A film of three very distinct nonlinear acts, Moaz’s film examines grief, family turbulence and war in present day Israel. When Michael Feldman (Ashkenazi) receives word his son has been killed while on active duty, it sets off a chain of events.
Much of the second act of the film closely follows his son Jonathan as part of a four-soldier unit manning an isolated and old-fashioned checkpoint. Every so often a car (or a camel) arrives. IDs are checked. The barrier is lifted. The barrier is lowered. The tedious nature of war goes on like this in cycles. But something so utterly tragic is about to happen. And then without giving too much away, the last act of Foxtrot returns us primarily to Jonathan’s family six months later.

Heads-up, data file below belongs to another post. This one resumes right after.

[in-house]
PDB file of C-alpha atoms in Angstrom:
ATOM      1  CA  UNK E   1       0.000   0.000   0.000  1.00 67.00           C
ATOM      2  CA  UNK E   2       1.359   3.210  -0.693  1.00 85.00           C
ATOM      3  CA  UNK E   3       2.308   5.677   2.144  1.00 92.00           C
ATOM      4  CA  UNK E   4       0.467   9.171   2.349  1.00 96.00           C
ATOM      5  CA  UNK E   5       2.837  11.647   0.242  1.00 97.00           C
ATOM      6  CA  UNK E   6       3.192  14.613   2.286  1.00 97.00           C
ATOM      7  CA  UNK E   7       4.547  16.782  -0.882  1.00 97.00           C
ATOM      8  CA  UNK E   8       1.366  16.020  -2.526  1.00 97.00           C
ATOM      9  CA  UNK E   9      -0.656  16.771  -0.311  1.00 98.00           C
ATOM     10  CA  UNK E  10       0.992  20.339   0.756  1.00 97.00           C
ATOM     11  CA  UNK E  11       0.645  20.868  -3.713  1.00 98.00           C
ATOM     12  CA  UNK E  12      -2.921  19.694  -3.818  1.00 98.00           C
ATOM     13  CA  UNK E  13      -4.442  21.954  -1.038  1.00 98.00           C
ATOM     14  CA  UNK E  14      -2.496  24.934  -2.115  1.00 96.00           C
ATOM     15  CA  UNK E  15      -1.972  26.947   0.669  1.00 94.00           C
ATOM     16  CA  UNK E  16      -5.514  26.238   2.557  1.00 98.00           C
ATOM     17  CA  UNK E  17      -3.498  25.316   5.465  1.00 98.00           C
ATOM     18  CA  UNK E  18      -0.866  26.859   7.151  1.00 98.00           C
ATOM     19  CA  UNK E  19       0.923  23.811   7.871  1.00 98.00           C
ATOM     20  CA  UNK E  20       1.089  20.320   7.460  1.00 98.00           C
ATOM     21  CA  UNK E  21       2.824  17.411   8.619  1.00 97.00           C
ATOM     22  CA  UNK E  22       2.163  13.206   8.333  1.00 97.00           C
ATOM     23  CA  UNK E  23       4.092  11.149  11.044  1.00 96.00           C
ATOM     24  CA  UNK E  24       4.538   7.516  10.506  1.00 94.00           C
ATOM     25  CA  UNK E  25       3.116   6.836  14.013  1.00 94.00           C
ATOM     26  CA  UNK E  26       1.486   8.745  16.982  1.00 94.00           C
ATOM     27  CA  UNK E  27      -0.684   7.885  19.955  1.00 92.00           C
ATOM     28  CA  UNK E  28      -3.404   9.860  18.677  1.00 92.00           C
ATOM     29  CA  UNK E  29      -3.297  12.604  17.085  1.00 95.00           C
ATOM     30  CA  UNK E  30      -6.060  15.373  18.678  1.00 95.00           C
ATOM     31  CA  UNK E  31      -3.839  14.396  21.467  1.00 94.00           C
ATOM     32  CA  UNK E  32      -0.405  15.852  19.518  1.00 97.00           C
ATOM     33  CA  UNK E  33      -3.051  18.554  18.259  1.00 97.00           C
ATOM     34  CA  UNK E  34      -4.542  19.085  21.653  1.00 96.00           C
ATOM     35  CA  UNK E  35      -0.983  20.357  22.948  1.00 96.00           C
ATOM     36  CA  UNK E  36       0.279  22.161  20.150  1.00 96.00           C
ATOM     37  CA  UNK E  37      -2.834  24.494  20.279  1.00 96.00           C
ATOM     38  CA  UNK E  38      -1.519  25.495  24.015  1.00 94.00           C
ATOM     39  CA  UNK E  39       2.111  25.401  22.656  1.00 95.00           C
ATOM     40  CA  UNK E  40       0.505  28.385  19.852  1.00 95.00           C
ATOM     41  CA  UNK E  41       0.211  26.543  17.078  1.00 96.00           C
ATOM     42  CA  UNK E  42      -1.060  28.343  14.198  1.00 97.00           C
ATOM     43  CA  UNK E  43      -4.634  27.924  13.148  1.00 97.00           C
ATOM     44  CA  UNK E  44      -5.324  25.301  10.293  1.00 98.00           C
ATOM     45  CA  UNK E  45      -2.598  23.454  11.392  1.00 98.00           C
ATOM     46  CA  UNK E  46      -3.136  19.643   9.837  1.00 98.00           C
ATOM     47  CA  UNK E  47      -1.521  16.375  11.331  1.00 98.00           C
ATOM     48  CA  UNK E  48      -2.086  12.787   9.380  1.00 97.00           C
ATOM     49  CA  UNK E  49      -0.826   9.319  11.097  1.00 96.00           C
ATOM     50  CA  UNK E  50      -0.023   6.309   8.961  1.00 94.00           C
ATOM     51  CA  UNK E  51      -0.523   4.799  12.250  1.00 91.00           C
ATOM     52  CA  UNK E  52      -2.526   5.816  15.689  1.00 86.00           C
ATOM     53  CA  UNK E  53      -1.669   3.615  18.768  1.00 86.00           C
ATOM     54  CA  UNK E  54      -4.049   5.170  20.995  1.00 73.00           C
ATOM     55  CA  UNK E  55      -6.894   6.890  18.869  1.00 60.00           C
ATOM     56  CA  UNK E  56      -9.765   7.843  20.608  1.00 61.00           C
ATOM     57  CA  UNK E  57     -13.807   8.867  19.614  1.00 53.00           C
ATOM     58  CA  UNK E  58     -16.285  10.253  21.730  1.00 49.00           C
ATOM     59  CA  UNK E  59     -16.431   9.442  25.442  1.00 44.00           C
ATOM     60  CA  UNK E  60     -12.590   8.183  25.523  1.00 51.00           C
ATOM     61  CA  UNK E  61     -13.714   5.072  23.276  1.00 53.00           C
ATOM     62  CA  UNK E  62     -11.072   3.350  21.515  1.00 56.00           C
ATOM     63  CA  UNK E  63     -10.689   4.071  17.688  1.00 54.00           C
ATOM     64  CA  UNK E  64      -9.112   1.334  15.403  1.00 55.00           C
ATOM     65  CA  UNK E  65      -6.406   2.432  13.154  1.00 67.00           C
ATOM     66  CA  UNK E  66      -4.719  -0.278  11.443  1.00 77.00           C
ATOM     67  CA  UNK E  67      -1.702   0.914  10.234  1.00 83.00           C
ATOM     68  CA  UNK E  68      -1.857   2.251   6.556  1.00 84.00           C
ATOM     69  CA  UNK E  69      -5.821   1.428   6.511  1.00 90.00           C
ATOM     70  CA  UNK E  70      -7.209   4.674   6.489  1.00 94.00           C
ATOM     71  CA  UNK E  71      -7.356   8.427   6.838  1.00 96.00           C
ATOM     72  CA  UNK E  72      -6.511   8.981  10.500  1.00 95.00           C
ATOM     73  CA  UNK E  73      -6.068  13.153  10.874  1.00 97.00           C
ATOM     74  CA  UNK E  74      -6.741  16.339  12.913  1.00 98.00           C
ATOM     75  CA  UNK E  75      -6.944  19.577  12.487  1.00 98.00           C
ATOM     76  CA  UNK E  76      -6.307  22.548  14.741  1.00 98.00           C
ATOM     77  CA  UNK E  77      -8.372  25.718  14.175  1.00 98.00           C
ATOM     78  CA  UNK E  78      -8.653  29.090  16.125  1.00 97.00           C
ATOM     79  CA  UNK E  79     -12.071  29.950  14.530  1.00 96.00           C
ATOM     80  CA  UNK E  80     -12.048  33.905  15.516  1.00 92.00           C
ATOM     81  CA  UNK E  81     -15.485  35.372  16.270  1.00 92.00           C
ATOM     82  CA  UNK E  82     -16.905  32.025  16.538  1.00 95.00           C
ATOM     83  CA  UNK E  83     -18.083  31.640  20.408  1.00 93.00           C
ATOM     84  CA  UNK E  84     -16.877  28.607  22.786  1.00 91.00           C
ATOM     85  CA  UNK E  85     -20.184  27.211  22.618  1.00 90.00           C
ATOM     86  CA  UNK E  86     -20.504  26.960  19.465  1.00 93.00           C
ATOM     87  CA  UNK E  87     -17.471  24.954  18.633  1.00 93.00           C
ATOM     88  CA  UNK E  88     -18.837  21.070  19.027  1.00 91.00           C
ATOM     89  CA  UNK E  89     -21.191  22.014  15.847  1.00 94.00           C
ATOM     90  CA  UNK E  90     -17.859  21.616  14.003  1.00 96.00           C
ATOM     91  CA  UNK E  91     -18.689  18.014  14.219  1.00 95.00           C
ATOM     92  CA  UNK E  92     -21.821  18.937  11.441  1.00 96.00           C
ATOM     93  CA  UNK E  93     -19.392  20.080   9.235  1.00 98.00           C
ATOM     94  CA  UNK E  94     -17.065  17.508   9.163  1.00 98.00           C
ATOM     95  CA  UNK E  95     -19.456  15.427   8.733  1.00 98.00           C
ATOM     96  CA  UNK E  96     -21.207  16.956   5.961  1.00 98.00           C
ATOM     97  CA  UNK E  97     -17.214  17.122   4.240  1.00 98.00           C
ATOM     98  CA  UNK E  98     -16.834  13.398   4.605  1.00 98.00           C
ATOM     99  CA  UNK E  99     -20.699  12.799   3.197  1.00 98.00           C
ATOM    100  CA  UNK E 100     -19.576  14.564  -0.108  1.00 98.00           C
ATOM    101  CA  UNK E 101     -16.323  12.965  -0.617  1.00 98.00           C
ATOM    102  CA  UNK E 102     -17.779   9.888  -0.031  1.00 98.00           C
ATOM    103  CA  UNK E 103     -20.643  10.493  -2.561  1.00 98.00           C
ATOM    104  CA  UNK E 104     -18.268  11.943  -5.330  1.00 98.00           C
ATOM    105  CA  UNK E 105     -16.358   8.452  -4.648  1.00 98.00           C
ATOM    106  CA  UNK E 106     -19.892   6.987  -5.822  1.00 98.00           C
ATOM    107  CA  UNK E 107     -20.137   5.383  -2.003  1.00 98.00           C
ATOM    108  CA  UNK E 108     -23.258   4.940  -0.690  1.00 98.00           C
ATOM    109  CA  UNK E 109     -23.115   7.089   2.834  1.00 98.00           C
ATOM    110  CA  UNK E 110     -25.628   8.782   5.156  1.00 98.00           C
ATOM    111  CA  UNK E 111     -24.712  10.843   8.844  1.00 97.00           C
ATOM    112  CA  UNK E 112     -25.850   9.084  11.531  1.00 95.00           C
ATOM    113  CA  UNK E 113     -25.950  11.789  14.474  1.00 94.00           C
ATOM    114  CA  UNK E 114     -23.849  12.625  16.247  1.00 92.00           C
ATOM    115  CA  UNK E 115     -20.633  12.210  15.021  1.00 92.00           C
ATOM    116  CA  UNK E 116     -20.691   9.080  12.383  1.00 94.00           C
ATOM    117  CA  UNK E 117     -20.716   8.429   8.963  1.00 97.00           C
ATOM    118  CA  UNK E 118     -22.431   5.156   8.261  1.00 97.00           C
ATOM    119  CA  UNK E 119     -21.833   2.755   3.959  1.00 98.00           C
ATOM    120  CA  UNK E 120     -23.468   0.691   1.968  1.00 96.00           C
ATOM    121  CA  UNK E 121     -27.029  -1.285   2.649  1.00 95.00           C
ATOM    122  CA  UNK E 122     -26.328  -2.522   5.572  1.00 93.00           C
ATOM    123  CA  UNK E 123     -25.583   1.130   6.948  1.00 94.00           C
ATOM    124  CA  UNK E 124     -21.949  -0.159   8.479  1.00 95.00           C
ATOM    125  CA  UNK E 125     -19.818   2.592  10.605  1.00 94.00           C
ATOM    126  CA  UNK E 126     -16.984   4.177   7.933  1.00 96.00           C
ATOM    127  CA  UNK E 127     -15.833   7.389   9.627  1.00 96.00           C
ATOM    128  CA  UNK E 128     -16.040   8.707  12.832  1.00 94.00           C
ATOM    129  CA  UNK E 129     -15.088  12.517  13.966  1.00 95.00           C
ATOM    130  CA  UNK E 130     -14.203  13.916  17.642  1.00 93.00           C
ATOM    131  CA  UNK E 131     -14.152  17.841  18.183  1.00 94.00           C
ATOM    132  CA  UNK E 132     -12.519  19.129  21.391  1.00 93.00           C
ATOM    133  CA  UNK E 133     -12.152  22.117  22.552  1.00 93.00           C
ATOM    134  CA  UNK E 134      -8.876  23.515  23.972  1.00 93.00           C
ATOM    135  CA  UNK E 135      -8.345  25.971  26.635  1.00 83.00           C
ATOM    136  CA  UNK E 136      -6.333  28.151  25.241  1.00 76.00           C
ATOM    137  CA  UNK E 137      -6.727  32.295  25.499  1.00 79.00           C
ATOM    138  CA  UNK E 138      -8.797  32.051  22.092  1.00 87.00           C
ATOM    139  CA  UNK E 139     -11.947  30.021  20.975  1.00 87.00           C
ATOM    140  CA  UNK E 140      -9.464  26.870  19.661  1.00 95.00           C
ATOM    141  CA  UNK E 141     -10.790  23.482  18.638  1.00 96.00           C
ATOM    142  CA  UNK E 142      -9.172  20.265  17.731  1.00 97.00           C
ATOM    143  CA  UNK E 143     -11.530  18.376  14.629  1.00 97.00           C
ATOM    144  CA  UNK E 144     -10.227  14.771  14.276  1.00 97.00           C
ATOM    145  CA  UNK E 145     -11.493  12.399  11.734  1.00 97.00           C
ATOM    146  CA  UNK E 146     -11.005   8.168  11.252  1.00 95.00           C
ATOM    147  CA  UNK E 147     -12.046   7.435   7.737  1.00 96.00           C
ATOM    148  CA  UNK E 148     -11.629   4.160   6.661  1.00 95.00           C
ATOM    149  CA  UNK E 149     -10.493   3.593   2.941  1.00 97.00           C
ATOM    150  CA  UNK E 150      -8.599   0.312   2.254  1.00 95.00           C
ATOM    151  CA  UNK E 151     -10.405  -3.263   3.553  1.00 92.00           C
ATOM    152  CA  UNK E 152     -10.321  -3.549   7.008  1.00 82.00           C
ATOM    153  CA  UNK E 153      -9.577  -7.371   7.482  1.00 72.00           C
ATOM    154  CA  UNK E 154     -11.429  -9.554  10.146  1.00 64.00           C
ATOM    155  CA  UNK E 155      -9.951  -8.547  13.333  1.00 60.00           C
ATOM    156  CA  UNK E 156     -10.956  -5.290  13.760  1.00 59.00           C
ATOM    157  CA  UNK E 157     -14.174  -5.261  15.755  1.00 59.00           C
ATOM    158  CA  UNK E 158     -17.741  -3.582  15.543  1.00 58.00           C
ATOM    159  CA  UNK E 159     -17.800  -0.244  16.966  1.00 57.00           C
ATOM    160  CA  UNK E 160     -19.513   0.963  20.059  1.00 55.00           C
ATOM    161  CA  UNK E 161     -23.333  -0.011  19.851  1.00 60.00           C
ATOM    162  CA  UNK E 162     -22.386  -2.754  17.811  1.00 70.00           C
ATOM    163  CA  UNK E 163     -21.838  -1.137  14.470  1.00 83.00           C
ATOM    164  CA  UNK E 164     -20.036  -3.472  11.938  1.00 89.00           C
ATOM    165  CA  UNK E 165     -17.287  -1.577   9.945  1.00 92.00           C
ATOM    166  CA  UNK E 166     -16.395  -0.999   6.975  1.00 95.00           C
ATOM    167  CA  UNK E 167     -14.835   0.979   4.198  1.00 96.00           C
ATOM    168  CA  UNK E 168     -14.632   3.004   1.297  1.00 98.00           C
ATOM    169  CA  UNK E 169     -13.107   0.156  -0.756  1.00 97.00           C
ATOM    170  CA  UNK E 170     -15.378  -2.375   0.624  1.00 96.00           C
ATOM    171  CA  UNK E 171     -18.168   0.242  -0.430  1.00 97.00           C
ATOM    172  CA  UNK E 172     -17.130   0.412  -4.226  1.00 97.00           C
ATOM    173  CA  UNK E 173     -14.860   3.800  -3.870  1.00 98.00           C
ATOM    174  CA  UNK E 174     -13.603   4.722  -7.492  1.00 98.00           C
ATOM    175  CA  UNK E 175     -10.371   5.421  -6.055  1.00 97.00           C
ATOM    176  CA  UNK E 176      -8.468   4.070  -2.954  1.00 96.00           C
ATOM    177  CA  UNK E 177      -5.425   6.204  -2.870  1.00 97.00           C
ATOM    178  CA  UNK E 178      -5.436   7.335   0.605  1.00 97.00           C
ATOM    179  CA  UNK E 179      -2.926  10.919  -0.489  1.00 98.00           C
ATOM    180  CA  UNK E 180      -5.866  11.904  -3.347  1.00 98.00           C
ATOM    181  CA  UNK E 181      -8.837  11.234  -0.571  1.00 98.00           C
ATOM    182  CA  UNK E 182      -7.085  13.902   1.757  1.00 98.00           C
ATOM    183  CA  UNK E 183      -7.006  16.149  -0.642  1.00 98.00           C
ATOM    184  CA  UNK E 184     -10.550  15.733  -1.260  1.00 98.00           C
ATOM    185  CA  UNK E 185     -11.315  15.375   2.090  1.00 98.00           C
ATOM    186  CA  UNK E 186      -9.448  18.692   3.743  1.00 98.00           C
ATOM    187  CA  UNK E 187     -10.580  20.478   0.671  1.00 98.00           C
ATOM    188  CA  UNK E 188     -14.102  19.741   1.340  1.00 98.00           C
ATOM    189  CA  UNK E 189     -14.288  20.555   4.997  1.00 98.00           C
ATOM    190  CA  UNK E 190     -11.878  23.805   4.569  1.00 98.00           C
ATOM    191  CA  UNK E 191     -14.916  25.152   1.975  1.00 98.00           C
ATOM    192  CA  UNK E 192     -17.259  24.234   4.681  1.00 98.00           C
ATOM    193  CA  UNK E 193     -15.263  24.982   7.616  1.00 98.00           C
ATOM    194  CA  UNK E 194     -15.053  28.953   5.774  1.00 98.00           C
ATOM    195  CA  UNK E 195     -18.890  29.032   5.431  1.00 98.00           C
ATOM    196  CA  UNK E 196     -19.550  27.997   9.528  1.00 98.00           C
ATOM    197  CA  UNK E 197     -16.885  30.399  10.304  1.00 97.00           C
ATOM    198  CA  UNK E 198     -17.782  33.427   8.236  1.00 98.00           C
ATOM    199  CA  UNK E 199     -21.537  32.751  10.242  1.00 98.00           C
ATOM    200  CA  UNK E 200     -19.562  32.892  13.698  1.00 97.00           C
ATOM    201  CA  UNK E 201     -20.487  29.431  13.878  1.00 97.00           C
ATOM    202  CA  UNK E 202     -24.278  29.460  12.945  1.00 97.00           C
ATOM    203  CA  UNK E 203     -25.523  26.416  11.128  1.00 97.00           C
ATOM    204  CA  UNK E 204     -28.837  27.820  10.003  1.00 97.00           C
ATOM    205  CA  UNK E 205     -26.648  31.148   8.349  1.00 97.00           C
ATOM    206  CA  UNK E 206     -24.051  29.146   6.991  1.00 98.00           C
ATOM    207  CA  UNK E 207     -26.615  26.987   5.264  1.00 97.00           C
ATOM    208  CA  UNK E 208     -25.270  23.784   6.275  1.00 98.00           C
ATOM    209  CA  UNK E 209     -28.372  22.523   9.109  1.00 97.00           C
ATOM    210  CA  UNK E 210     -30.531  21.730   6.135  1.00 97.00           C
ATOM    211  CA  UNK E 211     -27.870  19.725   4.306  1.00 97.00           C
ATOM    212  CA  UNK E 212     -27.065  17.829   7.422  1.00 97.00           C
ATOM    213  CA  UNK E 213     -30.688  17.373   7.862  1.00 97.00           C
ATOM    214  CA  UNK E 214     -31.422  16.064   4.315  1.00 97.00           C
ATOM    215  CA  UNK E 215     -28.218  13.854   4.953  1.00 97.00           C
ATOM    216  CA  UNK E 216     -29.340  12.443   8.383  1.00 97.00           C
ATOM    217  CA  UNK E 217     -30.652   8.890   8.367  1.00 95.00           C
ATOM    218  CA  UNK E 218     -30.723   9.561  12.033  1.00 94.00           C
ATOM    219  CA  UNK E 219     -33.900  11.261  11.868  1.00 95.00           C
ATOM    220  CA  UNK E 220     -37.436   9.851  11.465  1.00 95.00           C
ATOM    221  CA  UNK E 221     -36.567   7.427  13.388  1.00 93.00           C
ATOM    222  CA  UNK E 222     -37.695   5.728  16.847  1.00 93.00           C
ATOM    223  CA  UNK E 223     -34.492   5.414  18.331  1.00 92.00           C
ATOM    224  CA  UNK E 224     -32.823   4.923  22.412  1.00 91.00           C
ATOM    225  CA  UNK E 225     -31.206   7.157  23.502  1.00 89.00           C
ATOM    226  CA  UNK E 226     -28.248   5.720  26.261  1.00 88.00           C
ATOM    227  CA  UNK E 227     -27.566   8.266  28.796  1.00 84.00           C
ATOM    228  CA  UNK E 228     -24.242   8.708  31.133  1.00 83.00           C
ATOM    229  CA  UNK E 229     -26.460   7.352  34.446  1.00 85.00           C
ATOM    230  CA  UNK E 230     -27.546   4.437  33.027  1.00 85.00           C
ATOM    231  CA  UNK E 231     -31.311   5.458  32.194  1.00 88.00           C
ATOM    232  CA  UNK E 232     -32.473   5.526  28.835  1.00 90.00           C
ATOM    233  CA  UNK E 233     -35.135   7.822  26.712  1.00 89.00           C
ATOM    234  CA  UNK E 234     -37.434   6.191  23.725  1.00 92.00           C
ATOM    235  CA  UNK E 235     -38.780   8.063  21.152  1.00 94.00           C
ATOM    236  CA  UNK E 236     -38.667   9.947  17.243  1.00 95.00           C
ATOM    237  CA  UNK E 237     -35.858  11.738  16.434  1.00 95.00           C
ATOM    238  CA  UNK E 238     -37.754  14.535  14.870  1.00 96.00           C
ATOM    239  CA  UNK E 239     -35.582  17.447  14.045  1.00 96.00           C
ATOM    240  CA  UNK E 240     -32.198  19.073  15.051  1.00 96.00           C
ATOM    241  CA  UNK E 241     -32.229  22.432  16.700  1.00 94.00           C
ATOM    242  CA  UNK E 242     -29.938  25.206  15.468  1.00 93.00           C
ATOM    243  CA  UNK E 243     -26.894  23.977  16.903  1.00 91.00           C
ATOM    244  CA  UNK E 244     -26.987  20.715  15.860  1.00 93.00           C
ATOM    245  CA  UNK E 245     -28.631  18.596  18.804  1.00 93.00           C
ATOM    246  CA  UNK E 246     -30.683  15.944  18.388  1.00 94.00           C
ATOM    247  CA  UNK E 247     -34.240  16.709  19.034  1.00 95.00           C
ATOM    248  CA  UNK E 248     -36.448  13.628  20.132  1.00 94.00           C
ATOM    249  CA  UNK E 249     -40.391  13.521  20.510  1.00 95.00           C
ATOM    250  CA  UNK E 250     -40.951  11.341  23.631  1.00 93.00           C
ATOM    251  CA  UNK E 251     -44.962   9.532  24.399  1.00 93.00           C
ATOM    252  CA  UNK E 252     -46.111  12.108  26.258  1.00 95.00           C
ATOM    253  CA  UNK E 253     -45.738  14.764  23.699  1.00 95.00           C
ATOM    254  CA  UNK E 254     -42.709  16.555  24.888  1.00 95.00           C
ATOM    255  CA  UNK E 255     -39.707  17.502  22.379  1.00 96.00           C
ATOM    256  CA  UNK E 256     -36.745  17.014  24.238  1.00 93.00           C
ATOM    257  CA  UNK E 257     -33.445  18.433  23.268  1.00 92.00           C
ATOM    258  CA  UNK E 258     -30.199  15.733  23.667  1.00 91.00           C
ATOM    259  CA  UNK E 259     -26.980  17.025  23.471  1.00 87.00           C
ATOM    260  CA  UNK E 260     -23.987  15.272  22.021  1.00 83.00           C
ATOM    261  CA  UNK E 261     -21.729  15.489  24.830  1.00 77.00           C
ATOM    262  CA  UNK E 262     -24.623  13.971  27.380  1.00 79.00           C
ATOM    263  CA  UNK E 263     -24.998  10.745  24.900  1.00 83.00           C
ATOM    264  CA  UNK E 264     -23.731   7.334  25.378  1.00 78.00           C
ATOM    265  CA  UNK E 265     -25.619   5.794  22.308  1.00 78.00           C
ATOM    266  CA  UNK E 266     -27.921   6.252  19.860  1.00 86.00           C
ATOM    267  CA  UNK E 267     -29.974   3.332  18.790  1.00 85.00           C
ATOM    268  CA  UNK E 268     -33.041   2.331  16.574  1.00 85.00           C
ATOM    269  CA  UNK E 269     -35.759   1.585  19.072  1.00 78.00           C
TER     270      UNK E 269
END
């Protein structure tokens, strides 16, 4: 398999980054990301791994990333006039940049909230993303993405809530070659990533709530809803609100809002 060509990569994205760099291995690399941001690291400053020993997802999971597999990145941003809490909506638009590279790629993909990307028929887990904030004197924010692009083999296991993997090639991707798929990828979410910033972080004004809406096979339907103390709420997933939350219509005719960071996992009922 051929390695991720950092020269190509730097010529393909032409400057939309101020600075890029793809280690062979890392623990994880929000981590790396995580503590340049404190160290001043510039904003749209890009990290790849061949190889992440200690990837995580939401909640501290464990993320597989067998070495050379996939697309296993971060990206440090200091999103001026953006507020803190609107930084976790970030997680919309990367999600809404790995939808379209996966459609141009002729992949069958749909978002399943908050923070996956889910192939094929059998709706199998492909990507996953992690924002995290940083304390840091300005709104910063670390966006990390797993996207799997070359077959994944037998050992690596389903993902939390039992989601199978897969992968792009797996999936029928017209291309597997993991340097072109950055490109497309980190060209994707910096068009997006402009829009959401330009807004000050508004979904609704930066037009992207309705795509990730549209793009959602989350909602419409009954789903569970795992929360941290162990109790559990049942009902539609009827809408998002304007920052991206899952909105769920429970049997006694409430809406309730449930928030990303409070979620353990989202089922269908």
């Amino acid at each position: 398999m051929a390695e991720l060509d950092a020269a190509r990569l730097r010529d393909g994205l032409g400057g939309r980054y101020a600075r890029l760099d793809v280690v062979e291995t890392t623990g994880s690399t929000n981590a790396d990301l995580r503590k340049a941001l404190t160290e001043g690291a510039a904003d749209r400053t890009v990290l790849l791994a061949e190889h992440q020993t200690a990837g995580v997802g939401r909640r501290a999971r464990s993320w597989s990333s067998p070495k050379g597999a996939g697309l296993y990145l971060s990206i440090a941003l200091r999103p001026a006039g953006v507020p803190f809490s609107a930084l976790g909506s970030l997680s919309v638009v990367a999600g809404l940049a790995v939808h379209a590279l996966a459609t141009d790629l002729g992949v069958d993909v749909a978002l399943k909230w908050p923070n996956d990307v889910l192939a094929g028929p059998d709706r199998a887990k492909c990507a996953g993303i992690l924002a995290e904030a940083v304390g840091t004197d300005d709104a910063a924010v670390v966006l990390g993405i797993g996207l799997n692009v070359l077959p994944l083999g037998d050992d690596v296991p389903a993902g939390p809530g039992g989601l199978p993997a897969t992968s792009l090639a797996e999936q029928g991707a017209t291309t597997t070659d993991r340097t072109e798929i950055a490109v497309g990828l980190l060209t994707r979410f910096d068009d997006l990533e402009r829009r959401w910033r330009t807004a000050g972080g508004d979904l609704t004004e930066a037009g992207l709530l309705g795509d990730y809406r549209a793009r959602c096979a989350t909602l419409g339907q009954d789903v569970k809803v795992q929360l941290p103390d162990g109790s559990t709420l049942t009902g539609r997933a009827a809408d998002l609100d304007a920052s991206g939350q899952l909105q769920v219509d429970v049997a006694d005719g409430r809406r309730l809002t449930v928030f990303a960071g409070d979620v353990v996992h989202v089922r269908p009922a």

It feels fair to compare Foxtrot to Jarhead, to some extent. Both display the boring unending tedium of war for some, in stark contrast to the everyday horrors others encounter. It must also be noted that the sensitive Israeli/Palestinian issue is touched upon here and handled well.
At the core of Moaz’s film are those aching familial concerns when a son or daughter ventures out into an uncertain world, away from your control, and all that’s left is the waiting and the wondering. It’s an emotional rollercoaster of a drama but Foxtrot is a well-made and unsettling meditation on the problematic nature of war. Shane O’Reilly
Director: Samuel Moaz
Talent: Lior Ashkenazi, Sarah Adler
Release: March 1